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THE GRAVE OF A POETESS.*
"Ne me plaignez pas-si vous saviez
I STOOD beside thy lowly grave ;—
And music, in the river-wave,
* Extrinsic interest has lately attached to the fine scenery of Woodstock, near Kilkenny, on account of its having been the last residence of the author of Psyche. Her grave is one of many in the church-yard of the village. The river runs smoothly by. The ruins of an ancient abbey that have been partially converted into a church, reverently throw their mantle of tender shadow over it.-Tales by the O'Hara Family.
All happy things that love the sun
In the bright air glanc'd by, And a glad murmur seem'd to run Thro' the soft azure sky.
Fresh leaves were on the ivy-bough
That fring'd the ruins near; Young voices were abroad-but thou Their sweetness couldst not hear.
And mournful grew my heart for thee,
Thou in whose woman's mind The ray that brightens earth and sea, The light of song was shrined.
Mournful, that thou wert slumbering low, With a dread curtain drawn
Between thee and the golden glow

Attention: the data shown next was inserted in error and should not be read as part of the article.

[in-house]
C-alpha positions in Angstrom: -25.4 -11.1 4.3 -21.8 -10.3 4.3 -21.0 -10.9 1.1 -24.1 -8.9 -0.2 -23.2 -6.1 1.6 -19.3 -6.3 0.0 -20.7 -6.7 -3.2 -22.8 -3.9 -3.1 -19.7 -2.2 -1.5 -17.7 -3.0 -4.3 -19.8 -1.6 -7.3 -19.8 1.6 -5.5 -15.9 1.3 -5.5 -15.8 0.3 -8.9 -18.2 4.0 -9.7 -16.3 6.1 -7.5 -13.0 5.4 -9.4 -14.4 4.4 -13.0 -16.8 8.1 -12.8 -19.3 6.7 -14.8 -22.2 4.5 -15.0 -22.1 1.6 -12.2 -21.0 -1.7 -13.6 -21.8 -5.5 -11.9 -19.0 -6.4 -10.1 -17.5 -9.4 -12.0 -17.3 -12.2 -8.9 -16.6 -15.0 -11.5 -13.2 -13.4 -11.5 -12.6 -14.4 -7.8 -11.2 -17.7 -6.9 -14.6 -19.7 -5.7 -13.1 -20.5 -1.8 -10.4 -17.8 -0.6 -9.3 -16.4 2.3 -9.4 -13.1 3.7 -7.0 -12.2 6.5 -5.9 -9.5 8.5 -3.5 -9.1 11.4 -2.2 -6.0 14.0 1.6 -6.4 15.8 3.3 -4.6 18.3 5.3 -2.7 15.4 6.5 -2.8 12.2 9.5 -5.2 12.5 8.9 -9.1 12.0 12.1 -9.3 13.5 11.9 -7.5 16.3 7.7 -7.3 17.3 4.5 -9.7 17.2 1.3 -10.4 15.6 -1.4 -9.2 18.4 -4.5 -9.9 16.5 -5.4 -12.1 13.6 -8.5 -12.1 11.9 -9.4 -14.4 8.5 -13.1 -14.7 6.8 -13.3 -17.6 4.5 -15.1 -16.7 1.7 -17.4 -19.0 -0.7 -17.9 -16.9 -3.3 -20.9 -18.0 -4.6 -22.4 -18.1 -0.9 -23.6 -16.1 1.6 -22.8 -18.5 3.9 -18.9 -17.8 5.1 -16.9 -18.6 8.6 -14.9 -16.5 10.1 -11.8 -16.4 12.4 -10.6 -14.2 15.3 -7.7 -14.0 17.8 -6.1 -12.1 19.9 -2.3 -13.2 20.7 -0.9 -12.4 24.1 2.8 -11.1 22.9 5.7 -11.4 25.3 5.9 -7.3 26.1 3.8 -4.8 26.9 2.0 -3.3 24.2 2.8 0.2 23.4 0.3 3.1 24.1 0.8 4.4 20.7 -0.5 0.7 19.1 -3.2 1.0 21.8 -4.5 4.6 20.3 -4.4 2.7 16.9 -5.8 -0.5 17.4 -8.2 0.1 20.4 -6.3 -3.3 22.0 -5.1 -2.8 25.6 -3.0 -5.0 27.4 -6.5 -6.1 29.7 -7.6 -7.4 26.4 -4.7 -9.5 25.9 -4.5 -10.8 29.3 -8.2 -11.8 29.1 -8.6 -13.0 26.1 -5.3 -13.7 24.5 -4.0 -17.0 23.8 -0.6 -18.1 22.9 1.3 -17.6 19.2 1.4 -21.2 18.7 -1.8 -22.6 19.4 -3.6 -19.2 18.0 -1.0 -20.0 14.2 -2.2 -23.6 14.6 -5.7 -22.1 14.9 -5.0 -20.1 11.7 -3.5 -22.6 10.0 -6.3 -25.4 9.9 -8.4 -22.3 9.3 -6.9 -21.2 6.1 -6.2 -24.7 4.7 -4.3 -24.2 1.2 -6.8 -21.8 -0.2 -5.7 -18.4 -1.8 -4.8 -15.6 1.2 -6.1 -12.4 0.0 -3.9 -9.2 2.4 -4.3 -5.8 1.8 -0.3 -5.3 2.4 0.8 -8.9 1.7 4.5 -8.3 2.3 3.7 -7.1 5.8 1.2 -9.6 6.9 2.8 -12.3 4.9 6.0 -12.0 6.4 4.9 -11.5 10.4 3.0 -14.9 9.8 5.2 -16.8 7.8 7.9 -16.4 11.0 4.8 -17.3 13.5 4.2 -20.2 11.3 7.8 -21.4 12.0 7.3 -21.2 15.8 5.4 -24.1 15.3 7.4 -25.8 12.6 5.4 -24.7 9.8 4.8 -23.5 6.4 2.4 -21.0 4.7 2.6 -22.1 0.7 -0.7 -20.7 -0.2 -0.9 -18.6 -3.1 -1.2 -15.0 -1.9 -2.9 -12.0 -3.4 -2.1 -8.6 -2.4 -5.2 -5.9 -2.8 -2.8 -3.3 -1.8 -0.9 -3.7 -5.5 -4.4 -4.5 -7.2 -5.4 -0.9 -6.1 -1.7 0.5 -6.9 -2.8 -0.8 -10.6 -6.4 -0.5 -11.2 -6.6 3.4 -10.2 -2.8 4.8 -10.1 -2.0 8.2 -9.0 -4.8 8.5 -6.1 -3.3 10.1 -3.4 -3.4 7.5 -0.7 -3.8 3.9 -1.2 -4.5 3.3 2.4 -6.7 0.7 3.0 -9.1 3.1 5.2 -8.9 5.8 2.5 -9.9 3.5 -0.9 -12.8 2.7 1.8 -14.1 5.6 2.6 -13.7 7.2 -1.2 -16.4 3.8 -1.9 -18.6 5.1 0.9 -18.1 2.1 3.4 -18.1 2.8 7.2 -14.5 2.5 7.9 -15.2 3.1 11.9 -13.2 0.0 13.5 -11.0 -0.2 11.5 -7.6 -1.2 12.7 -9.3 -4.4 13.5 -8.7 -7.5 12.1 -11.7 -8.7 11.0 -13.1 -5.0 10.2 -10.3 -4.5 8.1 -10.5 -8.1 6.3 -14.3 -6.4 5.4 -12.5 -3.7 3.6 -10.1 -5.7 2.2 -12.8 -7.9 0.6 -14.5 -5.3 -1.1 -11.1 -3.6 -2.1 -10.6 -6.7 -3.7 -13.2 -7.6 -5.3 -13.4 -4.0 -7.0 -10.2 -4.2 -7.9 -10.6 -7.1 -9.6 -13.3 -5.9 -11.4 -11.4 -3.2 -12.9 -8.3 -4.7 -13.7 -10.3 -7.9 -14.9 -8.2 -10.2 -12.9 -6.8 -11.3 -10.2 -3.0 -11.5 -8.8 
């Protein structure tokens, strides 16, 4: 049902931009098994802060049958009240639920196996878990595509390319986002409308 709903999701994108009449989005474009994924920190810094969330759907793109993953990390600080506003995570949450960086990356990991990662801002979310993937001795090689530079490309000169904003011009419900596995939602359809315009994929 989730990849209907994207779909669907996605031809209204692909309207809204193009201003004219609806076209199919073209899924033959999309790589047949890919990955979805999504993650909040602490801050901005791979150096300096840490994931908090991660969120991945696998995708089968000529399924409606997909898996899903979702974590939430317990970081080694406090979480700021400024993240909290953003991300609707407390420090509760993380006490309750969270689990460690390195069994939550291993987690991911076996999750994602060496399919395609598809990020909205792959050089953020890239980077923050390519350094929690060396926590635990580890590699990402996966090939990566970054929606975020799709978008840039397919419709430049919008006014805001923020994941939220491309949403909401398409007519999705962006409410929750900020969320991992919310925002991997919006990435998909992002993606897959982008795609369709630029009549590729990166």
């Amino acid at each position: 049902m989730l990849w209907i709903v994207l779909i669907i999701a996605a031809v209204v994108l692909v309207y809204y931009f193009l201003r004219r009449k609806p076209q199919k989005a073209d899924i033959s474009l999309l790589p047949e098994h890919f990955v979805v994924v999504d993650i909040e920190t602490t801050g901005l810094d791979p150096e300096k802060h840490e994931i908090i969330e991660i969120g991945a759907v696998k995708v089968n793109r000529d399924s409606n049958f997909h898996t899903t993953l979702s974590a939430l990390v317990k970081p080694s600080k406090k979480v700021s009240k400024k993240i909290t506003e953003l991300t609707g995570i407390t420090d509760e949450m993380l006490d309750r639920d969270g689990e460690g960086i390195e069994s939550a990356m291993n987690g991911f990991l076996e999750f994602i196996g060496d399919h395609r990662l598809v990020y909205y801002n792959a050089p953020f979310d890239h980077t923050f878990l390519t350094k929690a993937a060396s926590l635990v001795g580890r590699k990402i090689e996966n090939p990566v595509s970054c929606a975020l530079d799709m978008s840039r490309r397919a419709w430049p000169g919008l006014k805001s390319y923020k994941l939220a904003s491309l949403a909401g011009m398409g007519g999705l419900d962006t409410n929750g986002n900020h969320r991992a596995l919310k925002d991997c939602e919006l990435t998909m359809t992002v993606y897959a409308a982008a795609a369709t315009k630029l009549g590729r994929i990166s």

Of this world's vernal dawn.
Parted from all the song and bloom
Thou wouldst have lov'd so well, To thee the sunshine round thy tomb Was but a broken spell.
The bird, the insect on the wing,
Might feel the flush and life of spring,-
But then, ev'n then, a nobler thought
Th' immortal spirit woke, and wrought
Surely on lovelier things, I said,
Thou must have look'd ere now, Than all that round our pathway shed Odours and hues below.
The shadows of the tomb are here,
Yet beautiful is earth!
What seest thou then where no dim fear, No haunting dream hath birth?
Here a vain love to passing flowers
Thou gav'st-but where thou art, The sway is not with changeful hours, There love and death must part.
Thou hast left sorrow in thy song,
A voice not loud, but deep!
Where couldst thou fix on mortal ground
Note 3, page 27, lines 17 and 18.
And her lovely thoughts from their cells found way,
A Greek Bride, on leaving her father's house, takes leave of her friends and relatives frequently in extemporaneous verse.-See Fauriel's Chants Populaires de la Grèce Moderne.
Note 4, page 65, line 3.
And lov'd when they should hate-like thee, Imelda.
The tale of Imelda is related in Sismondi's Historie des Republiques Italienne. Vol. iii. p. 443.
Note 5, page 109, line 8.
Father of ancient waters, roll!
"Father of waters," the Indian name for the Mississippi.
Note 6, page 118, line 11.
And to the Fairy's fountain in the glade.
A beautiful fountain near Domremi, believed to be haunted by fairies, and a favourite resort of Jeanne d'Arc in her childhood.
Note 7, page 121, lines 5 and 6.
But loveliest far amidst the revel's pride,
The Princess Pauline Schwartzenberg. The story of her
fate is beautifully related in L'Allemagne.
Vol. iii. p. 336.